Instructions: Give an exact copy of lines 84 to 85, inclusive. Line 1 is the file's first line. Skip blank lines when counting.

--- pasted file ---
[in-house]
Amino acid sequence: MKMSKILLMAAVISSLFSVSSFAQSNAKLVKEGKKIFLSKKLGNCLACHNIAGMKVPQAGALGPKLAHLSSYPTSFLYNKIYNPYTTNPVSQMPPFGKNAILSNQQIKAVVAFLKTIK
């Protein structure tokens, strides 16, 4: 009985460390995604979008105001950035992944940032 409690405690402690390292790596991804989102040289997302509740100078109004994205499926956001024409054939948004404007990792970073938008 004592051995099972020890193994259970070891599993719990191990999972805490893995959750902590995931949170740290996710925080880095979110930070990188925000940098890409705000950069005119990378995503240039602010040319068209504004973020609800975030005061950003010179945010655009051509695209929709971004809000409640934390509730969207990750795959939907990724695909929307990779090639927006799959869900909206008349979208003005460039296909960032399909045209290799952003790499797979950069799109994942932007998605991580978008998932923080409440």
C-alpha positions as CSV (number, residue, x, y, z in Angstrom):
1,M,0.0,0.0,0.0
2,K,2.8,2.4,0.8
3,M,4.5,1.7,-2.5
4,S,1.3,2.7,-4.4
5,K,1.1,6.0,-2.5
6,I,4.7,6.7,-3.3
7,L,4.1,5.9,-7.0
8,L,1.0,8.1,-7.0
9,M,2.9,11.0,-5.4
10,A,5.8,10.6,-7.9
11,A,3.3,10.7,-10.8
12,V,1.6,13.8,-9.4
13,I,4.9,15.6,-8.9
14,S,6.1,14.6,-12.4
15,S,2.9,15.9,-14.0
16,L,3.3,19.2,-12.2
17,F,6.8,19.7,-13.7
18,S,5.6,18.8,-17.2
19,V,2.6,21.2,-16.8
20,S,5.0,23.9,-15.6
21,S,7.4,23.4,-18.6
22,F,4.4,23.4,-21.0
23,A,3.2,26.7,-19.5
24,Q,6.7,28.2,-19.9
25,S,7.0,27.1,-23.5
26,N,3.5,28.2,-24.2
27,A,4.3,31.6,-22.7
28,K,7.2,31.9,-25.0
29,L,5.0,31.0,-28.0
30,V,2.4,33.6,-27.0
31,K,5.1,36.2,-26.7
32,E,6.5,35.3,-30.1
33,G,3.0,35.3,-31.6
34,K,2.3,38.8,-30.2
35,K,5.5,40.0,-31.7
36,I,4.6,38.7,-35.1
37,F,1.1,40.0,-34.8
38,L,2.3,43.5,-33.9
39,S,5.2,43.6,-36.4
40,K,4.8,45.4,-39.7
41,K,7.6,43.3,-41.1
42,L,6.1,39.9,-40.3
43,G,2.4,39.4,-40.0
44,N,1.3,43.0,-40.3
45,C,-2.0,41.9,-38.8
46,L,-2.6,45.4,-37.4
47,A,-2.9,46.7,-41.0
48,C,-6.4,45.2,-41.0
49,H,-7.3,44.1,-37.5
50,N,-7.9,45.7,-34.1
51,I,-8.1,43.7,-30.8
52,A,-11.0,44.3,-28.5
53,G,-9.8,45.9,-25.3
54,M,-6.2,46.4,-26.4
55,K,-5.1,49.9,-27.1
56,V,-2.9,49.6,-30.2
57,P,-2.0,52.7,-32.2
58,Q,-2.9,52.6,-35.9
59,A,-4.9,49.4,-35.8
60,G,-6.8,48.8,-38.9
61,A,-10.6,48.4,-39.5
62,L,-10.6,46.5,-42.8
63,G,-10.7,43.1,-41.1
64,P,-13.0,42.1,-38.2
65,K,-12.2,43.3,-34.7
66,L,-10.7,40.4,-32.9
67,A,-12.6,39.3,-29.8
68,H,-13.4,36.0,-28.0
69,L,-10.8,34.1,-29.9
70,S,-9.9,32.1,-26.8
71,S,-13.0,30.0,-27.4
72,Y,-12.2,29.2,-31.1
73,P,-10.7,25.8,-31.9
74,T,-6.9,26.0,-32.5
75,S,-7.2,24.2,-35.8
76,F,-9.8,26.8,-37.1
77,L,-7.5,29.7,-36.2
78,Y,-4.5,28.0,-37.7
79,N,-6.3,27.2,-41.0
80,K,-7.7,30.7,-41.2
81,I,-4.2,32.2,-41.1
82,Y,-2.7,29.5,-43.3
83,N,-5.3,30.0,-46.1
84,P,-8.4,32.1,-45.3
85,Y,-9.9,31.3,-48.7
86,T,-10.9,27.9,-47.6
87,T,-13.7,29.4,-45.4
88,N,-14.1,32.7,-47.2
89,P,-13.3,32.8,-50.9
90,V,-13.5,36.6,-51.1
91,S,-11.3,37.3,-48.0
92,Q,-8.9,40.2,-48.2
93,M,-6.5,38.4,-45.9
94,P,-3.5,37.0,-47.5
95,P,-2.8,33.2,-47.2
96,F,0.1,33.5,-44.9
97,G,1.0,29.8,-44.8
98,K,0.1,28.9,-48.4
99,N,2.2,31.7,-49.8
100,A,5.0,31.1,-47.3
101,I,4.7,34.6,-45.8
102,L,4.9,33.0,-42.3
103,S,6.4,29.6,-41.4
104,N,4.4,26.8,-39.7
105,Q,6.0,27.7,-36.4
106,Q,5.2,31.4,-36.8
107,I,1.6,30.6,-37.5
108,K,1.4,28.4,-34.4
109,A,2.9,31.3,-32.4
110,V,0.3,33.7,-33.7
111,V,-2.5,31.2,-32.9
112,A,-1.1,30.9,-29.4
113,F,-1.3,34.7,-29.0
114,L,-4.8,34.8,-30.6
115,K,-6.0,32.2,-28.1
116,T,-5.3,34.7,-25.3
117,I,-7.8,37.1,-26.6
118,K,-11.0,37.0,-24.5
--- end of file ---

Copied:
80,K,-7.7,30.7,-41.2
81,I,-4.2,32.2,-41.1